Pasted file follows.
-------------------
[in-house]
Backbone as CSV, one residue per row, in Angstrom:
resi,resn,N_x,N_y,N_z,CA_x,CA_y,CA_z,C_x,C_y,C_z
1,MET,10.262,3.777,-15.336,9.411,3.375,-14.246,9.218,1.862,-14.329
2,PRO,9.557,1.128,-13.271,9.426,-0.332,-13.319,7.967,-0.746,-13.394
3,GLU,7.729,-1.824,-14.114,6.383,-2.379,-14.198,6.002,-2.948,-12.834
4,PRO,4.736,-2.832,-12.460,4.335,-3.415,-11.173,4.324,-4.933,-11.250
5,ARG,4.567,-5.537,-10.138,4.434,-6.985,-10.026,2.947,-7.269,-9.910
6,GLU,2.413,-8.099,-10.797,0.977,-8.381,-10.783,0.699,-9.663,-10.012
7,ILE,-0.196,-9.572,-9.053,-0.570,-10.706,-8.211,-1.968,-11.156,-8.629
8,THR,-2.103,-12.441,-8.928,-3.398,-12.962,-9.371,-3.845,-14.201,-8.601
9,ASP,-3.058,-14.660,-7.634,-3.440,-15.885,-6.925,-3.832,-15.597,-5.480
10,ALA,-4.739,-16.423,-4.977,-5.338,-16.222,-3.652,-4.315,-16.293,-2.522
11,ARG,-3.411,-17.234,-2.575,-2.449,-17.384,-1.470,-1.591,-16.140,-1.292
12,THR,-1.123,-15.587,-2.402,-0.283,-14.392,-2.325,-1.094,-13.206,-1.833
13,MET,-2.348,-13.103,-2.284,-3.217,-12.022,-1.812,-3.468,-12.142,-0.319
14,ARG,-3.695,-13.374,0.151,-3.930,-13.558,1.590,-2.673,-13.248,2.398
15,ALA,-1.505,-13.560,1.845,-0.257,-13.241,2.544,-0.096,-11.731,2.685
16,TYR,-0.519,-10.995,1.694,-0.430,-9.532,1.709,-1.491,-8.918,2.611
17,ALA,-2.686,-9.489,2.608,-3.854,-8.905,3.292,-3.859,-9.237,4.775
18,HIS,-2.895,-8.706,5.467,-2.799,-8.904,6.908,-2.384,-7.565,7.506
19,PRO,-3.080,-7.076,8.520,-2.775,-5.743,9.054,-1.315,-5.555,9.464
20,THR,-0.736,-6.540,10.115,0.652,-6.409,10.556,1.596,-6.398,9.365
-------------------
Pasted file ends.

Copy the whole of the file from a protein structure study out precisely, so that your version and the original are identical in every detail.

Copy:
[in-house]
Backbone as CSV, one residue per row, in Angstrom:
resi,resn,N_x,N_y,N_z,CA_x,CA_y,CA_z,C_x,C_y,C_z
1,MET,10.262,3.777,-15.336,9.411,3.375,-14.246,9.218,1.862,-14.329
2,PRO,9.557,1.128,-13.271,9.426,-0.332,-13.319,7.967,-0.746,-13.394
3,GLU,7.729,-1.824,-14.114,6.383,-2.379,-14.198,6.002,-2.948,-12.834
4,PRO,4.736,-2.832,-12.460,4.335,-3.415,-11.173,4.324,-4.933,-11.250
5,ARG,4.567,-5.537,-10.138,4.434,-6.985,-10.026,2.947,-7.269,-9.910
6,GLU,2.413,-8.099,-10.797,0.977,-8.381,-10.783,0.699,-9.663,-10.012
7,ILE,-0.196,-9.572,-9.053,-0.570,-10.706,-8.211,-1.968,-11.156,-8.629
8,THR,-2.103,-12.441,-8.928,-3.398,-12.962,-9.371,-3.845,-14.201,-8.601
9,ASP,-3.058,-14.660,-7.634,-3.440,-15.885,-6.925,-3.832,-15.597,-5.480
10,ALA,-4.739,-16.423,-4.977,-5.338,-16.222,-3.652,-4.315,-16.293,-2.522
11,ARG,-3.411,-17.234,-2.575,-2.449,-17.384,-1.470,-1.591,-16.140,-1.292
12,THR,-1.123,-15.587,-2.402,-0.283,-14.392,-2.325,-1.094,-13.206,-1.833
13,MET,-2.348,-13.103,-2.284,-3.217,-12.022,-1.812,-3.468,-12.142,-0.319
14,ARG,-3.695,-13.374,0.151,-3.930,-13.558,1.590,-2.673,-13.248,2.398
15,ALA,-1.505,-13.560,1.845,-0.257,-13.241,2.544,-0.096,-11.731,2.685
16,TYR,-0.519,-10.995,1.694,-0.430,-9.532,1.709,-1.491,-8.918,2.611
17,ALA,-2.686,-9.489,2.608,-3.854,-8.905,3.292,-3.859,-9.237,4.775
18,HIS,-2.895,-8.706,5.467,-2.799,-8.904,6.908,-2.384,-7.565,7.506
19,PRO,-3.080,-7.076,8.520,-2.775,-5.743,9.054,-1.315,-5.555,9.464
20,THR,-0.736,-6.540,10.115,0.652,-6.409,10.556,1.596,-6.398,9.365